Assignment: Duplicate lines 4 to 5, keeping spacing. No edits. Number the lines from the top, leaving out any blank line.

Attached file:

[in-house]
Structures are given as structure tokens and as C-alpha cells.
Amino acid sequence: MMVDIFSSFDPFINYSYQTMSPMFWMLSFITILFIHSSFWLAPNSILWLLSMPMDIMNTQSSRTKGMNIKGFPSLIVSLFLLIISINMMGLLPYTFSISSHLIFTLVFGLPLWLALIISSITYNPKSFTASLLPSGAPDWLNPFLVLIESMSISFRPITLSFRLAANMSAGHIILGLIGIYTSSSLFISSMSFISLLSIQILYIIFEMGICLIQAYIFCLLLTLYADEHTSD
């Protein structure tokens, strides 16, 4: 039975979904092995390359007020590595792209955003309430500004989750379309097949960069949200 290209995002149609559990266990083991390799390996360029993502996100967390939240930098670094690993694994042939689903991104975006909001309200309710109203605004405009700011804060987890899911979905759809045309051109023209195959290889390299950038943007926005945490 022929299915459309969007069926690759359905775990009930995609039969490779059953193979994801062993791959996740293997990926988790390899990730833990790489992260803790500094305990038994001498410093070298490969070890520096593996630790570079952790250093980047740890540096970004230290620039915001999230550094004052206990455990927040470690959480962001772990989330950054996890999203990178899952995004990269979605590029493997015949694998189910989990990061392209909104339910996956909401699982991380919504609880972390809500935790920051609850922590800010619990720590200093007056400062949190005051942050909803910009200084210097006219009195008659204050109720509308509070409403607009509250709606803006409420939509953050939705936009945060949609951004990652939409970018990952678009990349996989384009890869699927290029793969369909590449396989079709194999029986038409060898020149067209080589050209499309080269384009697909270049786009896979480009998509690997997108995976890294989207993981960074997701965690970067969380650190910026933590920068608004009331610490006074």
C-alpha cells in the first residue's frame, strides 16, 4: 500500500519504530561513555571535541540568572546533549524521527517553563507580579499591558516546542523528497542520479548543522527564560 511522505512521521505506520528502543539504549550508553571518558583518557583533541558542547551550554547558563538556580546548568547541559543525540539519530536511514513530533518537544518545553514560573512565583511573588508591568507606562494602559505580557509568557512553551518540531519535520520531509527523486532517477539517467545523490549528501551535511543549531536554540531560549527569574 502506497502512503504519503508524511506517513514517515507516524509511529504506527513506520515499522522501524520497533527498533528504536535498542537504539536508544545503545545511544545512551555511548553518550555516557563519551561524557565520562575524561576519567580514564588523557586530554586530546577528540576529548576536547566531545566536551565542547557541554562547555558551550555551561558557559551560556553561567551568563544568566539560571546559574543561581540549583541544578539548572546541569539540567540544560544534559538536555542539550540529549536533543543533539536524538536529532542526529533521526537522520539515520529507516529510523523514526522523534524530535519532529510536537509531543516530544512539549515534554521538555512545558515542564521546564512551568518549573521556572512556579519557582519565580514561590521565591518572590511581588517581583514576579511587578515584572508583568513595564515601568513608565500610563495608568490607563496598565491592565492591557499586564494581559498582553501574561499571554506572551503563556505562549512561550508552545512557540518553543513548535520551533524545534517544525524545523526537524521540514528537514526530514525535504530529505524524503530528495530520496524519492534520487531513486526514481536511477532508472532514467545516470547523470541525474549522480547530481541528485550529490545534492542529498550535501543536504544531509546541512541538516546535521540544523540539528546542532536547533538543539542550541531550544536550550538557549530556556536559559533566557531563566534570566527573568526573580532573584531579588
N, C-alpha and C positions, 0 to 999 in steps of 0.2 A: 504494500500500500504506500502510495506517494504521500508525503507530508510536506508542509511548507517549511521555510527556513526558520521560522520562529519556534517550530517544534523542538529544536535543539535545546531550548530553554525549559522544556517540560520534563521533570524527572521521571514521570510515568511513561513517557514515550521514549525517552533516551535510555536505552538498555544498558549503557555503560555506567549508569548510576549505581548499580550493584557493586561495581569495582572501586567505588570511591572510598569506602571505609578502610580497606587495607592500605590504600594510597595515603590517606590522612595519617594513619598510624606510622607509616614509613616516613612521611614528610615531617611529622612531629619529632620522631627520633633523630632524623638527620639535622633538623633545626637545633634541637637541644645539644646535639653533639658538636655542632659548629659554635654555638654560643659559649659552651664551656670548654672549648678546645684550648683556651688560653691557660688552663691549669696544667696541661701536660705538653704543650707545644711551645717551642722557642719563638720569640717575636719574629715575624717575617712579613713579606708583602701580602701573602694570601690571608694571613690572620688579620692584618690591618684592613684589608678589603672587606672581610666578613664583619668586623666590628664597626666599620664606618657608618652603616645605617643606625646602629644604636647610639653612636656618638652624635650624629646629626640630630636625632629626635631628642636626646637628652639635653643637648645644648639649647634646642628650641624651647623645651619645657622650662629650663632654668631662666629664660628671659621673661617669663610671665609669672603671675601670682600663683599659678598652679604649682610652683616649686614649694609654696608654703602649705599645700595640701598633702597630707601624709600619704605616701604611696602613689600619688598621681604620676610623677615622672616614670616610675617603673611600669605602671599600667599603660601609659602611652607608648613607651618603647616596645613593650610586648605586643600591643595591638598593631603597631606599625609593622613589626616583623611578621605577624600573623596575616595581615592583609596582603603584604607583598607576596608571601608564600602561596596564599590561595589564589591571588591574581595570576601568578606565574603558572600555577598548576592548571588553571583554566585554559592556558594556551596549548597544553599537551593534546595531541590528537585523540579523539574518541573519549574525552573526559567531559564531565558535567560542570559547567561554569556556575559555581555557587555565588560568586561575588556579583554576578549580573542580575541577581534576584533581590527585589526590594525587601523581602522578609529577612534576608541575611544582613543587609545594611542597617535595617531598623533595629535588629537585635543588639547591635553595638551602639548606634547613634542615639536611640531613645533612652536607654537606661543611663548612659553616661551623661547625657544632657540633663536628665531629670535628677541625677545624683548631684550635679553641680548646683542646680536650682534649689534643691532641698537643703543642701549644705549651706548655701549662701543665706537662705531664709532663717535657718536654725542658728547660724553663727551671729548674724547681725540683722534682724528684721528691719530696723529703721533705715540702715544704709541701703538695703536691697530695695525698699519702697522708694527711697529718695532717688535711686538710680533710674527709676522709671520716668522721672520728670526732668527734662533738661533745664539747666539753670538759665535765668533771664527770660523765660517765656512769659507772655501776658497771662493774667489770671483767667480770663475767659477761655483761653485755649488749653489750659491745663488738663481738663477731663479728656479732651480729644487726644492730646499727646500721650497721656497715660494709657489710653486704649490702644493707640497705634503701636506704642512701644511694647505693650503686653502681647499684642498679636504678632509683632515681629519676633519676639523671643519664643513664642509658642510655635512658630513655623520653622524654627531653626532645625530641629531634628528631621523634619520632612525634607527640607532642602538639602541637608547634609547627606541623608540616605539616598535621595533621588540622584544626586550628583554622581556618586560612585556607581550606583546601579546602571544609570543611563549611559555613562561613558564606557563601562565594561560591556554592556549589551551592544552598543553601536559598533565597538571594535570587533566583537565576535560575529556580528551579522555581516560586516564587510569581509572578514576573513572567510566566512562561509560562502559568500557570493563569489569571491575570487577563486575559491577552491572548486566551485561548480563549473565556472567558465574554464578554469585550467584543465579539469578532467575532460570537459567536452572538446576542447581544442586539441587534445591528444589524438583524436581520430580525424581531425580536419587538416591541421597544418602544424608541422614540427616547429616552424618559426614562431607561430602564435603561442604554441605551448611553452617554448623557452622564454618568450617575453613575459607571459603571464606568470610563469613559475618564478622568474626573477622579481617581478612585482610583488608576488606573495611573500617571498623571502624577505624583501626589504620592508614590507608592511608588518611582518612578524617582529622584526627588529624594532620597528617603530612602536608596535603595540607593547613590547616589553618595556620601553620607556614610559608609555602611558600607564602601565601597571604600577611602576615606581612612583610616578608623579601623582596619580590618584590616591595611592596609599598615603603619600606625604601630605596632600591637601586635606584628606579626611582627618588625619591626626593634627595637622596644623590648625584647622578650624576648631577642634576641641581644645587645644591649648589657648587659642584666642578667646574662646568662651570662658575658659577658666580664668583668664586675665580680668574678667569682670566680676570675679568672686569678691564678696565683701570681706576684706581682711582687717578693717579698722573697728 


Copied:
């Protein structure tokens, strides 16, 4: 039975979904092995390359007020590595792209955003309430500004989750379309097949960069949200 290209995002149609559990266990083991390799390996360029993502996100967390939240930098670094690993694994042939689903991104975006909001309200309710109203605004405009700011804060987890899911979905759809045309051109023209195959290889390299950038943007926005945490 022929299915459309969007069926690759359905775990009930995609039969490779059953193979994801062993791959996740293997990926988790390899990730833990790489992260803790500094305990038994001498410093070298490969070890520096593996630790570079952790250093980047740890540096970004230290620039915001999230550094004052206990455990927040470690959480962001772990989330950054996890999203990178899952995004990269979605590029493997015949694998189910989990990061392209909104339910996956909401699982991380919504609880972390809500935790920051609850922590800010619990720590200093007056400062949190005051942050909803910009200084210097006219009195008659204050109720509308509070409403607009509250709606803006409420939509953050939705936009945060949609951004990652939409970018990952678009990349996989384009890869699927290029793969369909590449396989079709194999029986038409060898020149067209080589050209499309080269384009697909270049786009896979480009998509690997997108995976890294989207993981960074997701965690970067969380650190910026933590920068608004009331610490006074």
C-alpha cells in the first residue's frame, strides 16, 4: 500500500519504530561513555571535541540568572546533549524521527517553563507580579499591558516546542523528497542520479548543522527564560 511522505512521521505506520528502543539504549550508553571518558583518557583533541558542547551550554547558563538556580546548568547541559543525540539519530536511514513530533518537544518545553514560573512565583511573588508591568507606562494602559505580557509568557512553551518540531519535520520531509527523486532517477539517467545523490549528501551535511543549531536554540531560549527569574 502506497502512503504519503508524511506517513514517515507516524509511529504506527513506520515499522522501524520497533527498533528504536535498542537504539536508544545503545545511544545512551555511548553518550555516557563519551561524557565520562575524561576519567580514564588523557586530554586530546577528540576529548576536547566531545566536551565542547557541554562547555558551550555551561558557559551560556553561567551568563544568566539560571546559574543561581540549583541544578539548572546541569539540567540544560544534559538536555542539550540529549536533543543533539536524538536529532542526529533521526537522520539515520529507516529510523523514526522523534524530535519532529510536537509531543516530544512539549515534554521538555512545558515542564521546564512551568518549573521556572512556579519557582519565580514561590521565591518572590511581588517581583514576579511587578515584572508583568513595564515601568513608565500610563495608568490607563496598565491592565492591557499586564494581559498582553501574561499571554506572551503563556505562549512561550508552545512557540518553543513548535520551533524545534517544525524545523526537524521540514528537514526530514525535504530529505524524503530528495530520496524519492534520487531513486526514481536511477532508472532514467545516470547523470541525474549522480547530481541528485550529490545534492542529498550535501543536504544531509546541512541538516546535521540544523540539528546542532536547533538543539542550541531550544536550550538557549530556556536559559533566557531563566534570566527573568526573580532573584531579588